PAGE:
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Columbia SC lawyer disbarred by State Supreme Court for multiple misconduct offenses

By John Monk

Mark Schnee listens to testimony during the trial of Lorenzo Young and Trenton Barnes for the 2013 murder of Kelly Hunnewell. Schnee represents Young. 11/13/2014

Read more here:

A Columbia lawyer has been disbarred by the S.C. Supreme Court for numerous legal ethical violations, including making false statements in court, not showing up for hearings, mishandling client money and failing to provide competent representation to clients.

Mark Schnee, who has handled cases in state civil and criminal court, lost his license to practice law Wednesday in a high court opinion signed by all five Supreme Court justices.

It is rare for the Supreme Court to disbar a South Carolina lawyer. Even in seemingly egregious cases, the Supreme Court’s sanctions often involve long suspensions of a law license.

Schnee not only committed “numerous instances of misconduct,” he deceived clients, judges and the judicial disciplinary body investigating his transgressions, the high court said in an 11-page opinion. He also had prolonged periods where clients could not get in touch with him, the high court wrote.

Schnee is a 2006 graduate of the University of South Carolina Law School and was admitted to the bar that year, according to the S.C. Bar, the statewide lawyers’ association. Over the years, Schnee has been appointed to defend indigent clients in a number of criminal cases. Schnee also worked for several years with the Richland County Public Defender’s Office.

Schnee could not be reached for comment.

In recent years, Schnee was appointed to be a lawyer for 35 indigent clients in criminal cases and paid a total of $32,100 in tax money in advance for providing their defense. But in fact, Schnee did not do defense work and now has been ordered to repay the money, the opinion said.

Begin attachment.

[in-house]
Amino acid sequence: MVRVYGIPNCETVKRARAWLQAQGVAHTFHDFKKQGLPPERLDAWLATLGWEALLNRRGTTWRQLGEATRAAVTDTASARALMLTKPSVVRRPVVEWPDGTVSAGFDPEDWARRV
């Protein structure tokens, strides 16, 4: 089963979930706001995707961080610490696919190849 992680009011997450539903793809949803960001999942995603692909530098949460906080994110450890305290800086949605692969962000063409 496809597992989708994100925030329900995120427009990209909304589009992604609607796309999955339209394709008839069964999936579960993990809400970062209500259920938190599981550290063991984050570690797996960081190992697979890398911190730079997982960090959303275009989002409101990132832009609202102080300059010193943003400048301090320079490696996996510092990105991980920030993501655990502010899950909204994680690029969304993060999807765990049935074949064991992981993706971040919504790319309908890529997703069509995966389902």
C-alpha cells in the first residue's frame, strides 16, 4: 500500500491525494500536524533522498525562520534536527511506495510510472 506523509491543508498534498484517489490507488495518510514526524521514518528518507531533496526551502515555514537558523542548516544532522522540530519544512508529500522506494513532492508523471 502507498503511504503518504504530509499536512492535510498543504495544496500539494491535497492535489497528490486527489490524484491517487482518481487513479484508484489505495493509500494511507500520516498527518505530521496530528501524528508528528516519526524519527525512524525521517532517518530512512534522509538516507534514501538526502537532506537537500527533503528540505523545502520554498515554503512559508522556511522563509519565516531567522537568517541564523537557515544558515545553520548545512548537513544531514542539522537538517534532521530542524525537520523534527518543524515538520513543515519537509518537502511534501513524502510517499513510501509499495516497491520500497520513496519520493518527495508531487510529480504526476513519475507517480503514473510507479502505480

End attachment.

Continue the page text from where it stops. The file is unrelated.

In one example of misconduct cited by the high court, Schnee created “a false story about being a whistleblower in a federal investigation in an attempt to be relieved from his appointed cases and avoid returning the unearned fees,” the high court said.

Schnee also has been involved in a number of high profile cases and has had several well-known clients, including former Columbia police chief Randy Scott after Scott faced drug charges. Schnee also represented one of the defendants charged in the 2013 slaying of Columbia bagel maker Kelly Hunnewell.

In its opinion listing Schnee’s offenses, the high court said its disciplinary arm originally began investigating allegations against the lawyer in 2017. In 2018, the court was going to suspend Schnee for three years when it received a fresh set of allegations alleging numerous more instances of legal misconduct.

Until it received the new set of allegations in 2018, the high court said it was only going to impose a lesser sanction of a three-year suspension for Schnee’s first set of infractions because he had expressed remorse and because his house had burned down in 2012 and destroyed all his legal papers.

In Wednesday’s opinion, the justices said they were disbarring Schnee because of all charges against him in the last three years. Justices said Schnee admitted all the 2017 allegations and did not contest the later allegations against him, the opinion said. Schnee’s failure to contest the later misconduct allegations means the Supreme Court will regard those charges as “(having) been admitted,” the Supreme Court said.

Among the examples the Supreme Court cited in disbarring Schnee were:

After being appointed to represent a mentally ill client, Schnee failed to meet with the client for a total of more than two years and also failed to take several actions vital to her case. Schnee also “lied” to a state judge about having submitted a crucial order in the case and about work that he had done but did not do.

In 2016, after several taxi owners paid Schnee $3,000 to represent them in a dispute with the Columbia Metropolitan Airport, Schnee filed a civil lawsuit. But after the airport got the case transferred to Lexington County (the location of the airport), Schnee “stopped communicating with his clients,” the opinion said.

In 2014, Schnee was one of a team of lawyers who successfully represented Occupy Columbia activists who camped out on State House grounds to protest Wall Street corporate influence in politics. After 14 activists were arrested, Schnee and other lawyers representing them filed a lawsuit against the State of South Carolina and reached a $192,000 settlement. Activists had claimed their civil rights to peacefully protest were violated and that the government had not specific rules against camping out.

Schnee has also attracted attention for unusual legal stands he made.